Zirtual – The Sad, Seedy Saga Continues

Tradeshift

We recently reported on the sudden shutdown of Zirtual, a virtual assistant platform based in Las Vegas. The shutdown occurred without warning literally overnight, reportedly resulting in the layoff of about 400 employees. The management of Zirtual – seemingly euphemistically – referred to the shutdown as a pause in operations in an email to clients and employees.

We later learned this turn of phrase was actually correct, as Zirtual management announced in another email that the company had been “acquired” by Startups.co, a “start-up launch platform.” It was also announced that the company would resume operations and would be attempting to hire back some its former employees. According to management, this string of careening events was the result of a funding deal that fell through at the last minute and the company having “grown too fast,” burning through its reserves of cash. (Apparently costs were increasing faster than revenues). Since October 2014, the company received a total of $3.5 million in debt financing in 3 funding rounds.

A Personal Interest in the News

We at Spend Matters take an acute interest in these developments for a number of reasons. First, we are covering the work intermediation platform (WIP) space, not just as observers, but by using some of these platforms ourselves. We also were a customer of Zirtual and had a very functional, satisfying relationship with one of its virtual assistants. This assistant was hardly virtual to us – rather a real, competent person we greatly relied on and appreciated. Needless to say, we will be continuing our relationship with this assistant, independent of Zirtual – something which Zirtual encouraged its assistants to pursue at the time of the shutdown. (Note: Somewhat shockingly, Zirtual has now seemingly reversed course and is trying to get its customers back. Spend Matters, however, will not be returning to Zirtual.)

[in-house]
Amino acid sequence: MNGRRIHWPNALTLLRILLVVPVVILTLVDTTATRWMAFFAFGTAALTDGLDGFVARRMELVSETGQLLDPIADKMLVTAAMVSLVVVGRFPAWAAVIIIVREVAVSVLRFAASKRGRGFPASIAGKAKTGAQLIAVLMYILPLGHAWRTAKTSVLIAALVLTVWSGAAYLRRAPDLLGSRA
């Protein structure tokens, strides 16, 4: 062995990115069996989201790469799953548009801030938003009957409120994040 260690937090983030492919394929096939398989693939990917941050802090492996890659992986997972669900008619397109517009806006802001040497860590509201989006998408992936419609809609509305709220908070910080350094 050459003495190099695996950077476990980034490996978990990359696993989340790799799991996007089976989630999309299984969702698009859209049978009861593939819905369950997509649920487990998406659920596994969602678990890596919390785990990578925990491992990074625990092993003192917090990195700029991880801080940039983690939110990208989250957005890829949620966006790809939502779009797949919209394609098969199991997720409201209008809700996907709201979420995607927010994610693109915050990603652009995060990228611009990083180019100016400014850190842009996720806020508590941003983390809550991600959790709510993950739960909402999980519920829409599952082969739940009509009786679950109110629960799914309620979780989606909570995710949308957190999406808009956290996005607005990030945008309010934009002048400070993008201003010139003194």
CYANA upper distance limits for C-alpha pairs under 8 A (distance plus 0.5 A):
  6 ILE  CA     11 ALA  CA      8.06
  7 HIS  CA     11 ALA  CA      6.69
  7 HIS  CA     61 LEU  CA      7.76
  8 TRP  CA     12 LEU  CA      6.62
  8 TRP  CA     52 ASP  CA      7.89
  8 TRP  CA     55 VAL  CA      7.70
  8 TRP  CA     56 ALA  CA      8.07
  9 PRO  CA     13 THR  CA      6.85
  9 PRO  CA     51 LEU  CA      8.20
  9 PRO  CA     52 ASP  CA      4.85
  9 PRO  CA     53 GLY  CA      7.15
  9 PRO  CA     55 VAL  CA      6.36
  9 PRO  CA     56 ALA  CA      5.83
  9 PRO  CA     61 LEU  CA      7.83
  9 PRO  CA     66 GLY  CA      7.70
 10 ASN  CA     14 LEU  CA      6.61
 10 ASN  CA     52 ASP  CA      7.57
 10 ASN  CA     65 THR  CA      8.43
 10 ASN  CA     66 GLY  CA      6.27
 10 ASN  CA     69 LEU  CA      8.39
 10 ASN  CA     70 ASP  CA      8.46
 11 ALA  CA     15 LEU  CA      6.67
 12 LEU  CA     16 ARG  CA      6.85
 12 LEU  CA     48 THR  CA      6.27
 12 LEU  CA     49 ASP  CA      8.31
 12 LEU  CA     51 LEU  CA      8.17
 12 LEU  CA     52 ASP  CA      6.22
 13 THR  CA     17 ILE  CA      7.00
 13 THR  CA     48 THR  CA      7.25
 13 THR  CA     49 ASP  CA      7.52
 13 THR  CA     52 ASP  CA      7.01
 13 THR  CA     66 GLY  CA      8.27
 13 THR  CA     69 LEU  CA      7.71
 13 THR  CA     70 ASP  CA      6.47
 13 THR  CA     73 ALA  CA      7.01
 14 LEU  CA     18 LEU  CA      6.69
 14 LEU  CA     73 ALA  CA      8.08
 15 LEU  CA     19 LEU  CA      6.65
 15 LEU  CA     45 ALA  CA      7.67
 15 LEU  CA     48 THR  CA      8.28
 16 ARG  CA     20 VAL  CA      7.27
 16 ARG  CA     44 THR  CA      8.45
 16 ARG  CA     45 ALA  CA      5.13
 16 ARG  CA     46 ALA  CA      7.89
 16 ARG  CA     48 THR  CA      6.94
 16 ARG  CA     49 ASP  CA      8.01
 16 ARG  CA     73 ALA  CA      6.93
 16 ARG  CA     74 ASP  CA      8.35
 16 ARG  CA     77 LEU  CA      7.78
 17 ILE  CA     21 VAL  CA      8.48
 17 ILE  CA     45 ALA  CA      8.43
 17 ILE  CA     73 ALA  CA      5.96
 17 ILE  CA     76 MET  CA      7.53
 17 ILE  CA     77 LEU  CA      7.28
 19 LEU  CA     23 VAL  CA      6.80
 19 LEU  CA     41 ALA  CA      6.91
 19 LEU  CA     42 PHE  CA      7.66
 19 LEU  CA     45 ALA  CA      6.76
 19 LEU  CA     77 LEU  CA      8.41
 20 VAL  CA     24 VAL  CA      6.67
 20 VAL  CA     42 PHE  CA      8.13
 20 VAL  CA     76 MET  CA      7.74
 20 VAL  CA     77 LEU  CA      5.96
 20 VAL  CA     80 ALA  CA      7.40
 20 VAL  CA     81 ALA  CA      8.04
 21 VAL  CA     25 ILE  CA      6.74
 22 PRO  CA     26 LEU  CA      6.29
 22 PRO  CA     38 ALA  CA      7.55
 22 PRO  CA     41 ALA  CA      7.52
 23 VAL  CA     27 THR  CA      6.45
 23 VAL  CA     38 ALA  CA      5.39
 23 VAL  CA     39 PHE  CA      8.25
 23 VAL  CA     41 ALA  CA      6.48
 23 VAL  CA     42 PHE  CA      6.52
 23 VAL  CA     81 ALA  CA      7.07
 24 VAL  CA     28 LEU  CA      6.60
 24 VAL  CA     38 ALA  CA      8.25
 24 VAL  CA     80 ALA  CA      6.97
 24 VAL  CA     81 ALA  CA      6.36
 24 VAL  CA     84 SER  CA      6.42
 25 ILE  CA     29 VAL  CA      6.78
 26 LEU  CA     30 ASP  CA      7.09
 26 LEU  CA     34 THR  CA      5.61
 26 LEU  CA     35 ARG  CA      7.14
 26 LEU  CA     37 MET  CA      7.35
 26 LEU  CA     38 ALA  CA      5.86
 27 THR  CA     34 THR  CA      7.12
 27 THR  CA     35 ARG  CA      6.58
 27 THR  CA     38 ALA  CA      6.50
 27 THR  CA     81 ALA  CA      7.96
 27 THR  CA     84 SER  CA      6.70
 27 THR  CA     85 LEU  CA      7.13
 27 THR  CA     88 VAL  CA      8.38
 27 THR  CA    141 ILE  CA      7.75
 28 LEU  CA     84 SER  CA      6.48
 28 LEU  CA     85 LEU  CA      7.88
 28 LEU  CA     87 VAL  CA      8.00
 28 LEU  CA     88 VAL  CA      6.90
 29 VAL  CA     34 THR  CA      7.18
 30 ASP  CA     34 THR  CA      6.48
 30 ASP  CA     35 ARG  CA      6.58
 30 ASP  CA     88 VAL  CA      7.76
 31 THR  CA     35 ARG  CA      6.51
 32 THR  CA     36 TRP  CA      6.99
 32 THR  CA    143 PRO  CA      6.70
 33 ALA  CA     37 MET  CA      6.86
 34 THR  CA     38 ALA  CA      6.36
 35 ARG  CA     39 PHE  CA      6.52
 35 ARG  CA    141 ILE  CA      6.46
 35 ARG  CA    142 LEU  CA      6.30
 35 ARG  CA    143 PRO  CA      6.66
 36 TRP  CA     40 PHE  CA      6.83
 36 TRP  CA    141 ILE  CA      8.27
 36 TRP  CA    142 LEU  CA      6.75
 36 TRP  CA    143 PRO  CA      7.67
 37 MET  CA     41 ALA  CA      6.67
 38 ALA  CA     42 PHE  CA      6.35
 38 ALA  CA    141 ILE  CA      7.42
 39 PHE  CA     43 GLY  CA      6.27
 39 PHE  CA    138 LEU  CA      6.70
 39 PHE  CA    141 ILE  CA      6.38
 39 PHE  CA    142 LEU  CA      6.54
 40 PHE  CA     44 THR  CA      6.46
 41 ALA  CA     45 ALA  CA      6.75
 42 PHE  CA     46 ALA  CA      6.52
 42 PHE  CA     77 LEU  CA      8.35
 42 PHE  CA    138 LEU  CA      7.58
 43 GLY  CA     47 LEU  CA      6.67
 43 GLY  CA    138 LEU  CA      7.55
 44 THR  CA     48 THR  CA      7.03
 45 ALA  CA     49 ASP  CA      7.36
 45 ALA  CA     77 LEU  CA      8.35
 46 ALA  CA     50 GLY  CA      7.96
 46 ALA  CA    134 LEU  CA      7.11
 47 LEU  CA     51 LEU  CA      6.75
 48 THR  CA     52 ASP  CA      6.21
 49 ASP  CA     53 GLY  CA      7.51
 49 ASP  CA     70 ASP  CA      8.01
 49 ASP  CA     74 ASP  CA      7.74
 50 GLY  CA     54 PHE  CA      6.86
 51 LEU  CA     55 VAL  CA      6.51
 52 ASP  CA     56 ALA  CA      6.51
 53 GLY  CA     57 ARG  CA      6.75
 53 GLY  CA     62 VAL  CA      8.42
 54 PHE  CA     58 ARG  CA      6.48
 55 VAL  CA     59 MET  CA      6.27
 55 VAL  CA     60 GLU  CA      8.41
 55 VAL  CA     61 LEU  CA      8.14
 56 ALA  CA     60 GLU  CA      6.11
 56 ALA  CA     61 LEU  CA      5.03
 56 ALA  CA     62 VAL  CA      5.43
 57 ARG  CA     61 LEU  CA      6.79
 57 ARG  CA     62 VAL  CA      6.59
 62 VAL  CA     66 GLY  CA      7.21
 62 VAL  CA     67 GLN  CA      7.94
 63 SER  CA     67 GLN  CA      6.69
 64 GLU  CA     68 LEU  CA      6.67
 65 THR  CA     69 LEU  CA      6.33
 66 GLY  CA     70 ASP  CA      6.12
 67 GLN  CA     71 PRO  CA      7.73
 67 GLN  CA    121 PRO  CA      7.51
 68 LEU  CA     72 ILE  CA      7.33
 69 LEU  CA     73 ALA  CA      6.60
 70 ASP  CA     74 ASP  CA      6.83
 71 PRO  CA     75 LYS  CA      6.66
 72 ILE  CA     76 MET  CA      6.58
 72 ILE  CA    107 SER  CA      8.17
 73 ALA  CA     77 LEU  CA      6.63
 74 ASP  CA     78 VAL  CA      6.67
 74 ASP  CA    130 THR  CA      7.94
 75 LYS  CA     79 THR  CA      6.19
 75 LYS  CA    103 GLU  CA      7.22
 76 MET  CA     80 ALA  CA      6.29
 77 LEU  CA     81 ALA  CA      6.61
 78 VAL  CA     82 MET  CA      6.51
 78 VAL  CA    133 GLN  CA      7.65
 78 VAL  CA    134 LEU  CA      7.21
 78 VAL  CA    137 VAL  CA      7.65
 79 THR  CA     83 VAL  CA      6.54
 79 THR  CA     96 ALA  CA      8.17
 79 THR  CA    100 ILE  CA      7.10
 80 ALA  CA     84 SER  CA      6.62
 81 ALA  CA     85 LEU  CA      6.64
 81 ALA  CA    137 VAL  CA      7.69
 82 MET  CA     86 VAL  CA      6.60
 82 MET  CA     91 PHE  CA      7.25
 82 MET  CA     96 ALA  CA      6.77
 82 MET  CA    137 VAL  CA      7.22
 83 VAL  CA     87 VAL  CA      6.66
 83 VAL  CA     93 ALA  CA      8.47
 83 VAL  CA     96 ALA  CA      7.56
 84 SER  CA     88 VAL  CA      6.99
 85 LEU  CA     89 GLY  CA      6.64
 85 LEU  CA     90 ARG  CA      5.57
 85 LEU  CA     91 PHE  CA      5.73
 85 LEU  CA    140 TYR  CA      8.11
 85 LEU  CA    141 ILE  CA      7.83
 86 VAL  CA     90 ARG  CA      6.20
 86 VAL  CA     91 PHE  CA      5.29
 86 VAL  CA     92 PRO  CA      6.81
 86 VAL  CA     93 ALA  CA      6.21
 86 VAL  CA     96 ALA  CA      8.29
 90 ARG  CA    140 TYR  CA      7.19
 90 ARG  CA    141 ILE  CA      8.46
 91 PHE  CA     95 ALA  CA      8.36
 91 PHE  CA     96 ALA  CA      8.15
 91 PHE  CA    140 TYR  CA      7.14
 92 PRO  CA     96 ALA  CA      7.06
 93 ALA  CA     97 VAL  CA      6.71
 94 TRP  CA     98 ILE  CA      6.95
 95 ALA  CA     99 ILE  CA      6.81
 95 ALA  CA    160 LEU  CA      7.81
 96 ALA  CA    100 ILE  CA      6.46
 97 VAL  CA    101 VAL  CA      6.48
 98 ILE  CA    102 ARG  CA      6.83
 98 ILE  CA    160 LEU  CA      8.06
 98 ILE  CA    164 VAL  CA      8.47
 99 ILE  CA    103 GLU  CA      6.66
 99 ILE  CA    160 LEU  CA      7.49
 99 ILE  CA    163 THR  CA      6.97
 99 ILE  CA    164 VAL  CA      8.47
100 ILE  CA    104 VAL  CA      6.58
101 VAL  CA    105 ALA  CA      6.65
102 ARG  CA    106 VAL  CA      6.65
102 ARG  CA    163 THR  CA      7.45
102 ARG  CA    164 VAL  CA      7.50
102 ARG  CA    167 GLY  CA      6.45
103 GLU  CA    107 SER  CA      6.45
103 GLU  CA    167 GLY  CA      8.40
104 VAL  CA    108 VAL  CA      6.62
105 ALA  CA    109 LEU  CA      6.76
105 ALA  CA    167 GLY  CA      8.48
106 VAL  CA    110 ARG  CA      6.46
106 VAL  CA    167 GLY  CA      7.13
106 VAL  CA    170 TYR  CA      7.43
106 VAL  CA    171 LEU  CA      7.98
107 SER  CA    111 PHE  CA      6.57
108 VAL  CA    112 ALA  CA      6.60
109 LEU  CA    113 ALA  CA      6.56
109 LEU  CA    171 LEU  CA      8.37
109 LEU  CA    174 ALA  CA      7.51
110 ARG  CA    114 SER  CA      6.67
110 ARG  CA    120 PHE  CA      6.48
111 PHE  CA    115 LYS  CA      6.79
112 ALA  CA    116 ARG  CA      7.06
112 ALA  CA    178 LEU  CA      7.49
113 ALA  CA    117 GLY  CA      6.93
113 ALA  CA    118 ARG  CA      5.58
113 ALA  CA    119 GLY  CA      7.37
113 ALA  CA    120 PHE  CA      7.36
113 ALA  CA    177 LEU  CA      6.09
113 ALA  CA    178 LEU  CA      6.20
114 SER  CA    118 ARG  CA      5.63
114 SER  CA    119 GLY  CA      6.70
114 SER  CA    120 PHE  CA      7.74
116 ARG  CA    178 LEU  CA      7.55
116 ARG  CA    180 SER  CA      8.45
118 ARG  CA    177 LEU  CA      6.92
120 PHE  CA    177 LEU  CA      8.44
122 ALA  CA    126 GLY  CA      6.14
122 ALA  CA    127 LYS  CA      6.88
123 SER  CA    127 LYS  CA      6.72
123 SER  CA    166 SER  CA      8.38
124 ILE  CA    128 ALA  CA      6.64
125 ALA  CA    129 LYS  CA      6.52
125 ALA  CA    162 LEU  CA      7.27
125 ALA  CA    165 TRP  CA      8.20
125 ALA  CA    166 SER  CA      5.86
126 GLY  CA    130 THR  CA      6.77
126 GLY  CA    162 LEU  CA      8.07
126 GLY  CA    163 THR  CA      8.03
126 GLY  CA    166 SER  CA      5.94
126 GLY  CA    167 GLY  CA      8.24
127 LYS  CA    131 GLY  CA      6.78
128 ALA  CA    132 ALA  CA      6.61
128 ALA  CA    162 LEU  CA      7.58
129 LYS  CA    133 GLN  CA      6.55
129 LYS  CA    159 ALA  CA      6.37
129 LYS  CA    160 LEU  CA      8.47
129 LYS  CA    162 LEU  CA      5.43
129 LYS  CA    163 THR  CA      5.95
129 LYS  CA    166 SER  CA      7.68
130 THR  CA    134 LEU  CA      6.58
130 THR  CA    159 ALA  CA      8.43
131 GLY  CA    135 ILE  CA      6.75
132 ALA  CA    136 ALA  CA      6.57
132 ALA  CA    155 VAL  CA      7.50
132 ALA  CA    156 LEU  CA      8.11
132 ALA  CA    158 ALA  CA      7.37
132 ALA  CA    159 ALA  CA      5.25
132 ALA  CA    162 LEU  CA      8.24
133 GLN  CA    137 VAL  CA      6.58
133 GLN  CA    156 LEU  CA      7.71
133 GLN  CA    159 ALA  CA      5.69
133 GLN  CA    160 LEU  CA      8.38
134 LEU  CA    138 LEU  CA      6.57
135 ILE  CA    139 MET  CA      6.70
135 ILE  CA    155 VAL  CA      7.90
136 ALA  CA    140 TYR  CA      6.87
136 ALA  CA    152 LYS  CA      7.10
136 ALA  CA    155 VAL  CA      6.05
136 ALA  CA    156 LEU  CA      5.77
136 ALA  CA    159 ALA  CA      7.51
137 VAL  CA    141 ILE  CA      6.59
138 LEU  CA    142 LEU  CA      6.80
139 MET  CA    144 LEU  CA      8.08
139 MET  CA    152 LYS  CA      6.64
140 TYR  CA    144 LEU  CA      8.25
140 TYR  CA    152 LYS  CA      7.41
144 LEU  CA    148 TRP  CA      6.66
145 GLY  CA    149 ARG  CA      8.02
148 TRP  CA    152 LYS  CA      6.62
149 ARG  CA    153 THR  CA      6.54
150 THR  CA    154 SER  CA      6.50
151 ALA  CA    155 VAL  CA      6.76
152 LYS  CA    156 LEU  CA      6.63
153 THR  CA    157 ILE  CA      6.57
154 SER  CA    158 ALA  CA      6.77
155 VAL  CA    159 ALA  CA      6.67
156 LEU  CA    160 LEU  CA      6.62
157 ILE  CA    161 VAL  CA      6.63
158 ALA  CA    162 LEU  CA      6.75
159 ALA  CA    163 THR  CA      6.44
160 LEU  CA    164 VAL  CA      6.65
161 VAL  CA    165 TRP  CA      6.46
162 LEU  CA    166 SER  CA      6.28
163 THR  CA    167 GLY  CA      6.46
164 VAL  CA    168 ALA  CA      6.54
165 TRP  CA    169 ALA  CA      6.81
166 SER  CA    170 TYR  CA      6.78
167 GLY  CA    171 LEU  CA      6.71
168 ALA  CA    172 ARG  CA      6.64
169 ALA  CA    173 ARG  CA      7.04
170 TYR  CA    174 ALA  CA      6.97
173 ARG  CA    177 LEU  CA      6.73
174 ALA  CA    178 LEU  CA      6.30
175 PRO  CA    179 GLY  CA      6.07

The Risks of Digital Labor Platforms

The events at Zirtual as well as a customer service snafu with another platform provider, which we reported on earlier this year, have caused us to think about the risks and potential shortcomings of some of these digital labor platforms, particularly those that are start-ups at an early stage of maturity.

First of all, some of these platforms are quite young, may have unsustainable business models and may be in the hands of inexperienced entrepreneurs.

Second, we have entered a period of great uncertainty as to the legal status of workers with respect to these platforms – whether they can be classified as independent contractors or employees. This variable means legal and cost structure risk. We have heard through those close to Zirtual that worker classification and costs of direct employees may have proved a negative tipping point for the investors.

Third, these digital platform business models are highly self-service and imply very lean organizations. Often customer service is limited or difficult to access, at least on a timely basis.